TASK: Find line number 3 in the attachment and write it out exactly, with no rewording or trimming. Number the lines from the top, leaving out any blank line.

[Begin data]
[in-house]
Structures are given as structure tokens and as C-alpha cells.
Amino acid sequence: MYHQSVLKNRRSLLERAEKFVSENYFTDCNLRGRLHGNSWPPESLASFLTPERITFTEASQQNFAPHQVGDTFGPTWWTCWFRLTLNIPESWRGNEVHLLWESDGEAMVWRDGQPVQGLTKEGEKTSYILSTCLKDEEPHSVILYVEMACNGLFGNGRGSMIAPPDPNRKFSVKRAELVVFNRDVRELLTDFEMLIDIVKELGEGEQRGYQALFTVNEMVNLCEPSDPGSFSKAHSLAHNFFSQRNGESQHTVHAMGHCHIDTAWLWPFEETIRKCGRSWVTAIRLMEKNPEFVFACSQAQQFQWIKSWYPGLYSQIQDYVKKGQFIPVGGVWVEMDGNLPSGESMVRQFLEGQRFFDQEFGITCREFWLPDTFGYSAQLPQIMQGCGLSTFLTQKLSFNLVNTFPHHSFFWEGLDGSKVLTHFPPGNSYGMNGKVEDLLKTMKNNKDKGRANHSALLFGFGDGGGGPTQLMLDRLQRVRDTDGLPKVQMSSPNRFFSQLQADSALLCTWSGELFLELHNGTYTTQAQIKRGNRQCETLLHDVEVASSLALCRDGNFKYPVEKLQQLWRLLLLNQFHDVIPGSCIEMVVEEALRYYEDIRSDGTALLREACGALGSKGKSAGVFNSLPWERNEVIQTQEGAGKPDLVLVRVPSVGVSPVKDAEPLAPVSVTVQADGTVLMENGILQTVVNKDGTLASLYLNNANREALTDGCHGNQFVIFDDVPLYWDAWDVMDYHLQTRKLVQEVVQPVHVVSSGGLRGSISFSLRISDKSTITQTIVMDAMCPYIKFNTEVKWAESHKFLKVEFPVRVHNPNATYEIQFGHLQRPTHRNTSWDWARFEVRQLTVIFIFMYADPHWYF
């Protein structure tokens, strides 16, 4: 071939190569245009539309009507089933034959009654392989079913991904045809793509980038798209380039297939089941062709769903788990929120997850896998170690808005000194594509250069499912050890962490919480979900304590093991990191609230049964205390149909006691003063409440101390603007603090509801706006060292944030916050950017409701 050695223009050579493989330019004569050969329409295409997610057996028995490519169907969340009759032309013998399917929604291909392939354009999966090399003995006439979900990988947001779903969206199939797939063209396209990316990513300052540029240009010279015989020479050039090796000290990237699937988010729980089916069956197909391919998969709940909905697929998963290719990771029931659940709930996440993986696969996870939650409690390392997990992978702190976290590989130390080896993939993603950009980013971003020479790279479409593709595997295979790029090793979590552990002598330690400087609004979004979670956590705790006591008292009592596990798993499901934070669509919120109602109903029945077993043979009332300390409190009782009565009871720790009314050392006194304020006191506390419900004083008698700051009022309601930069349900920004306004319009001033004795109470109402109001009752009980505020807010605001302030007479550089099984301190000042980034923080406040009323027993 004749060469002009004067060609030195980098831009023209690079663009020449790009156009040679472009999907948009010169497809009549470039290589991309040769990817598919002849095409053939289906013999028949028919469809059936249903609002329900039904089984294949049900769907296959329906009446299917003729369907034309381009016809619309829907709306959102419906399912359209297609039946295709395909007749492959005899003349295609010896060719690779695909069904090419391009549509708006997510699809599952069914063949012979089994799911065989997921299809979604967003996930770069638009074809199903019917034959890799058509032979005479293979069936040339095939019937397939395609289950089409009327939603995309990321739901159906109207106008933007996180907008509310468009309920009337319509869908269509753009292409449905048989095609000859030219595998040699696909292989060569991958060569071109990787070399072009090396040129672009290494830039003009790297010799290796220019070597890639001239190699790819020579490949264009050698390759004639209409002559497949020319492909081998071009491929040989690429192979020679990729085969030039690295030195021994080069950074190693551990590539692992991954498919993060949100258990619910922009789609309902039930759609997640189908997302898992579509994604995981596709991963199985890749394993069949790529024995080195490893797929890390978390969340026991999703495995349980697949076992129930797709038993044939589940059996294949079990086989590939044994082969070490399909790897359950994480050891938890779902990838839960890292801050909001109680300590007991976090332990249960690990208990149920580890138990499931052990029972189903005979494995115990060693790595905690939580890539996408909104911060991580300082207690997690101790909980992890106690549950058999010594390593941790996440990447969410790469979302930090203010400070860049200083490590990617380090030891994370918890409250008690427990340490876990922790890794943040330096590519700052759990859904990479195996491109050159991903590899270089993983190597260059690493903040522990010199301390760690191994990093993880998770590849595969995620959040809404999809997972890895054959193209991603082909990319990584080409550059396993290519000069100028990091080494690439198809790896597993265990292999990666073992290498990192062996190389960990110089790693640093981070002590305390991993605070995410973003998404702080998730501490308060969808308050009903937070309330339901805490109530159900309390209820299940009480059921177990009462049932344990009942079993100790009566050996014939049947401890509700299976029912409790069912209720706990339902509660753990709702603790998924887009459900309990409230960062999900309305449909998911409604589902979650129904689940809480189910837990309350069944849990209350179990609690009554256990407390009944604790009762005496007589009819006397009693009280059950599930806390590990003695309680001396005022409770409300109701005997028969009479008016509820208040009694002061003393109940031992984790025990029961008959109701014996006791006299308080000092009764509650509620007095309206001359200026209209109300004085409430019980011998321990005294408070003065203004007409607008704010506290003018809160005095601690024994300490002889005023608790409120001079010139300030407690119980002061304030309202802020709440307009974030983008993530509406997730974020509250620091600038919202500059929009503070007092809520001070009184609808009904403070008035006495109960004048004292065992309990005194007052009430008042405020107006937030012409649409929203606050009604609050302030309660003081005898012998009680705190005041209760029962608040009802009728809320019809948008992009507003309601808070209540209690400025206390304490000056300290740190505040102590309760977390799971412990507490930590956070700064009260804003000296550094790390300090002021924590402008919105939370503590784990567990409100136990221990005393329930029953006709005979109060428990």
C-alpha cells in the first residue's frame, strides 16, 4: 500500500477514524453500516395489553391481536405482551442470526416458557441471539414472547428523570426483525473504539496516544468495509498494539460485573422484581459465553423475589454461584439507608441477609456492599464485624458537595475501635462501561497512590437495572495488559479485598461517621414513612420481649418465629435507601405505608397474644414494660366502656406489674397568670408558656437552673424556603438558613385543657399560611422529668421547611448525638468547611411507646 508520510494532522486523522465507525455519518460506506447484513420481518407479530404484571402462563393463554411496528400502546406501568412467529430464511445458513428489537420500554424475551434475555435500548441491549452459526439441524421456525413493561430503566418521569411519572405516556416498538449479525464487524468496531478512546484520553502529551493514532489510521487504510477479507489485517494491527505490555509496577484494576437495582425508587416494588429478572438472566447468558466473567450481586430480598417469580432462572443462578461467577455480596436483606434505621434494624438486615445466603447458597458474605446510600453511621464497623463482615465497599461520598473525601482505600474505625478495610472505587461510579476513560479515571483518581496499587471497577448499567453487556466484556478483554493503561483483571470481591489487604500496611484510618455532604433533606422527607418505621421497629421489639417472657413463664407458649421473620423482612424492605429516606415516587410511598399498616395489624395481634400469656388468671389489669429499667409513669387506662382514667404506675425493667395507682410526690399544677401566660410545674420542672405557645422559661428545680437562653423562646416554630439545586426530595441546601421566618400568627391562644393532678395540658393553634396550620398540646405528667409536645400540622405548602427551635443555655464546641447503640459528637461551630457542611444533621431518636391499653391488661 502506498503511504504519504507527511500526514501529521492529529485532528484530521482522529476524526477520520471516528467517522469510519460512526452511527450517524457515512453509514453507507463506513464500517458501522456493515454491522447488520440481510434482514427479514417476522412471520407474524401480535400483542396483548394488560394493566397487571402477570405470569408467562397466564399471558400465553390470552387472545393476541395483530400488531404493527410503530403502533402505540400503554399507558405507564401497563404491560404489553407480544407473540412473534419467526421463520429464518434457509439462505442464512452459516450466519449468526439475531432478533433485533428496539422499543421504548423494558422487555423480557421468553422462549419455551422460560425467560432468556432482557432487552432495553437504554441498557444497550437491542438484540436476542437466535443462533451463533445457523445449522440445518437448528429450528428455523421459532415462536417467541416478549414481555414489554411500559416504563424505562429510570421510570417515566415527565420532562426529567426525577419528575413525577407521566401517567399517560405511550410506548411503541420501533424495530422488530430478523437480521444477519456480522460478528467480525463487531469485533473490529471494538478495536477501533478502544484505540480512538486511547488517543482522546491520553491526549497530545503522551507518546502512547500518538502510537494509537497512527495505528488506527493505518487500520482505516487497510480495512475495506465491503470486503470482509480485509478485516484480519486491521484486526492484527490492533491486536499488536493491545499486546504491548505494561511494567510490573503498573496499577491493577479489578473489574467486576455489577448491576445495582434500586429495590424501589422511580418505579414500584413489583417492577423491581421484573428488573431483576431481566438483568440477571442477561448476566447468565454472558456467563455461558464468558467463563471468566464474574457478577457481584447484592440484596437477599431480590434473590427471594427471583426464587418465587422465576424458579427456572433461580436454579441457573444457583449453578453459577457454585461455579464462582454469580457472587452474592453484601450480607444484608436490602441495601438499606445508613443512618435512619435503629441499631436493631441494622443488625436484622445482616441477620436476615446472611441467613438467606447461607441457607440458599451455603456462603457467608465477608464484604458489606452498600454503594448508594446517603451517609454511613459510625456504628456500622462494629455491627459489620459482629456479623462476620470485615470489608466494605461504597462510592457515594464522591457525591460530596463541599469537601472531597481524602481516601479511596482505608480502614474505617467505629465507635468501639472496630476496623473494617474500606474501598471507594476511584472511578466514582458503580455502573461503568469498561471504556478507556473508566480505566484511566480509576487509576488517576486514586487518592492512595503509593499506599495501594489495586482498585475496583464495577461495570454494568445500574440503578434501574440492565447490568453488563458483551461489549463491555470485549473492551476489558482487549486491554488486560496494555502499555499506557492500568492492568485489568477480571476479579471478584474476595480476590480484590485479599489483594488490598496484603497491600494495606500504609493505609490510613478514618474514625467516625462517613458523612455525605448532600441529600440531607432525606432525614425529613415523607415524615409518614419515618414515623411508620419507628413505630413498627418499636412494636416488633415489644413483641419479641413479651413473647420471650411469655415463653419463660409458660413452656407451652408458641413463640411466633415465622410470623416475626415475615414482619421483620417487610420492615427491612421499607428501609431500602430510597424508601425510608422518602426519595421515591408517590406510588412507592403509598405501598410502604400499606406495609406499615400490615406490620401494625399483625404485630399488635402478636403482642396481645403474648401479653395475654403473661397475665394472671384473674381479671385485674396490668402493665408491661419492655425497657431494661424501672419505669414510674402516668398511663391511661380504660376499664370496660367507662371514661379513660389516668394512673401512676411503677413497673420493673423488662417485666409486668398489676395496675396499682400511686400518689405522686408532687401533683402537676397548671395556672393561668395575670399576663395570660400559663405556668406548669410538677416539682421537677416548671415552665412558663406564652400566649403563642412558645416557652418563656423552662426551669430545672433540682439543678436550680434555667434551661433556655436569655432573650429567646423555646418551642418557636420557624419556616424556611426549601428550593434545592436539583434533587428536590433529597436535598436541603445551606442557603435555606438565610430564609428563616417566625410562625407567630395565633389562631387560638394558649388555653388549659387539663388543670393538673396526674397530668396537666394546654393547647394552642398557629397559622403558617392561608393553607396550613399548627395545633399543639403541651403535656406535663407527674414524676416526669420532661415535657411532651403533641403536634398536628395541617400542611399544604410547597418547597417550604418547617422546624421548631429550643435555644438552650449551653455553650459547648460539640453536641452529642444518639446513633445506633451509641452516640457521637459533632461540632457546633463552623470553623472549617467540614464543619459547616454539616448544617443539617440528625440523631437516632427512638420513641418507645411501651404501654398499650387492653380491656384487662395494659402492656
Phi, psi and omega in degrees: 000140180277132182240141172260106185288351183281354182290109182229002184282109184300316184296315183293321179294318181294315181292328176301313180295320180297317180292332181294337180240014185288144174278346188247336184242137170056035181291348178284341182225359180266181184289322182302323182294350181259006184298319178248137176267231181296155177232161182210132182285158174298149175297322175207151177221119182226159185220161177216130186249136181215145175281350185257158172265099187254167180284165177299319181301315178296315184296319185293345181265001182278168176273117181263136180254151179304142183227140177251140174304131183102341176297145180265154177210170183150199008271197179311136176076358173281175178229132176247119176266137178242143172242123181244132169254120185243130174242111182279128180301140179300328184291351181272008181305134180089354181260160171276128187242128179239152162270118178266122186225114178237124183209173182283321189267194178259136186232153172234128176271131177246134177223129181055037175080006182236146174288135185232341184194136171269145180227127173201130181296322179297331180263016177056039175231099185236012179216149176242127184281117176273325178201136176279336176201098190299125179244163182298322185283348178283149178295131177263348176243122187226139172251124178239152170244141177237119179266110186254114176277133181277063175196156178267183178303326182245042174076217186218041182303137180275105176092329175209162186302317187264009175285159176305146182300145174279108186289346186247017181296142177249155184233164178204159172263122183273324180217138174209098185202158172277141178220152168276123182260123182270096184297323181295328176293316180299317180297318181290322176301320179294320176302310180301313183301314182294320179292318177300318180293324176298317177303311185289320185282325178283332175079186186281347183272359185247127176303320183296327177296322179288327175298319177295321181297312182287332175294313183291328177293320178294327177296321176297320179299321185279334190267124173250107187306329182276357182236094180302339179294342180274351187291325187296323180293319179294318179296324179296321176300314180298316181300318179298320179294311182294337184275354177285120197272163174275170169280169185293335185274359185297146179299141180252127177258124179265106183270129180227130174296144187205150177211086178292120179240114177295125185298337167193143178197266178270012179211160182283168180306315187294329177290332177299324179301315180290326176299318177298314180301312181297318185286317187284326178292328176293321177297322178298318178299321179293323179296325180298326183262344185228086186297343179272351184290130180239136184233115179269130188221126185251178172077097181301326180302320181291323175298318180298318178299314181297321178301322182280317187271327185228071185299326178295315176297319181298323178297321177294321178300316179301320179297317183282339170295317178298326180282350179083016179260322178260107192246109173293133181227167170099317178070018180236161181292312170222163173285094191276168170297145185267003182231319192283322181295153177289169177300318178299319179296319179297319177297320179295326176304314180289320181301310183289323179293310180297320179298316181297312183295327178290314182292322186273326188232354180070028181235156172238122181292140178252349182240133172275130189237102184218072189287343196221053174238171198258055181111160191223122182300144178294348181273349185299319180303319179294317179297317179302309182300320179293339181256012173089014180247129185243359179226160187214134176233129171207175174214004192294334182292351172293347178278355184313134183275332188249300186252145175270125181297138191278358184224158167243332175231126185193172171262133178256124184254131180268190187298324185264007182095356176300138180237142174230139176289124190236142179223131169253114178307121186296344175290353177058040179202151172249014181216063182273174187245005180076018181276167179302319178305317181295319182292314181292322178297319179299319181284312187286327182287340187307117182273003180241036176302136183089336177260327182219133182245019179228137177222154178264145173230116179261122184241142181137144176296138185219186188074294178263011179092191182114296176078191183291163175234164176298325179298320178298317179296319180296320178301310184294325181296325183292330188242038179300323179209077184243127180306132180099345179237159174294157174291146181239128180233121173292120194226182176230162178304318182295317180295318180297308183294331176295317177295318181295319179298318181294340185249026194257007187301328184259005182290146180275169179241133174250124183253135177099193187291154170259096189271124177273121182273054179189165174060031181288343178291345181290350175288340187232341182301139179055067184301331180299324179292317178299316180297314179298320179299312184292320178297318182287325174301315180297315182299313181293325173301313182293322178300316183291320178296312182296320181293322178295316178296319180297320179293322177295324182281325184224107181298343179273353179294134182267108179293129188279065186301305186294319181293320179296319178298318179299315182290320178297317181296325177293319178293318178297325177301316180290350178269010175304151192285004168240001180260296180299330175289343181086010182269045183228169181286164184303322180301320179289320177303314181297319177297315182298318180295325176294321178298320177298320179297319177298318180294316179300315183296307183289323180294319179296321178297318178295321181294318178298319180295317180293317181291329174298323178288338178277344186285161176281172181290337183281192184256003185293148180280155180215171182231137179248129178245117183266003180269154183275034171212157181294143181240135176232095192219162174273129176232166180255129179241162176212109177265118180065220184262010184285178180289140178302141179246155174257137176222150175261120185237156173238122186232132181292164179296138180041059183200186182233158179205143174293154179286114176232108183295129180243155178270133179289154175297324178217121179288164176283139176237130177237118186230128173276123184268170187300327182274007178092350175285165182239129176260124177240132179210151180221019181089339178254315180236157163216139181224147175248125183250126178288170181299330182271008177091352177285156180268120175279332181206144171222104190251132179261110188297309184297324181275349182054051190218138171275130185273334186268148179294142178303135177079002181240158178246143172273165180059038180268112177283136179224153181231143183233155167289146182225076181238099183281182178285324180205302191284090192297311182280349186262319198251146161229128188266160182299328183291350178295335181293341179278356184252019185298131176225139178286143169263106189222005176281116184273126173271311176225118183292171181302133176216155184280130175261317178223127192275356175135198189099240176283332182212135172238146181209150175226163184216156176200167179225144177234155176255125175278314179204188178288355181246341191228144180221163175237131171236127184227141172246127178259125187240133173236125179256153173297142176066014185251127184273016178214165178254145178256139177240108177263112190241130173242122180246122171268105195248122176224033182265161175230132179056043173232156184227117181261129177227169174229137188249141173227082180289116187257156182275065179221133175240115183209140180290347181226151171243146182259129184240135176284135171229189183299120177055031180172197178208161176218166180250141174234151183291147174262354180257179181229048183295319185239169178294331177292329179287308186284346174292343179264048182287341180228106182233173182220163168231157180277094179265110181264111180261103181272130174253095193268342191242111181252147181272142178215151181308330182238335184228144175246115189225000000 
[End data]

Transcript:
Amino acid sequence: MYHQSVLKNRRSLLERAEKFVSENYFTDCNLRGRLHGNSWPPESLASFLTPERITFTEASQQNFAPHQVGDTFGPTWWTCWFRLTLNIPESWRGNEVHLLWESDGEAMVWRDGQPVQGLTKEGEKTSYILSTCLKDEEPHSVILYVEMACNGLFGNGRGSMIAPPDPNRKFSVKRAELVVFNRDVRELLTDFEMLIDIVKELGEGEQRGYQALFTVNEMVNLCEPSDPGSFSKAHSLAHNFFSQRNGESQHTVHAMGHCHIDTAWLWPFEETIRKCGRSWVTAIRLMEKNPEFVFACSQAQQFQWIKSWYPGLYSQIQDYVKKGQFIPVGGVWVEMDGNLPSGESMVRQFLEGQRFFDQEFGITCREFWLPDTFGYSAQLPQIMQGCGLSTFLTQKLSFNLVNTFPHHSFFWEGLDGSKVLTHFPPGNSYGMNGKVEDLLKTMKNNKDKGRANHSALLFGFGDGGGGPTQLMLDRLQRVRDTDGLPKVQMSSPNRFFSQLQADSALLCTWSGELFLELHNGTYTTQAQIKRGNRQCETLLHDVEVASSLALCRDGNFKYPVEKLQQLWRLLLLNQFHDVIPGSCIEMVVEEALRYYEDIRSDGTALLREACGALGSKGKSAGVFNSLPWERNEVIQTQEGAGKPDLVLVRVPSVGVSPVKDAEPLAPVSVTVQADGTVLMENGILQTVVNKDGTLASLYLNNANREALTDGCHGNQFVIFDDVPLYWDAWDVMDYHLQTRKLVQEVVQPVHVVSSGGLRGSISFSLRISDKSTITQTIVMDAMCPYIKFNTEVKWAESHKFLKVEFPVRVHNPNATYEIQFGHLQRPTHRNTSWDWARFEVRQLTVIFIFMYADPHWYF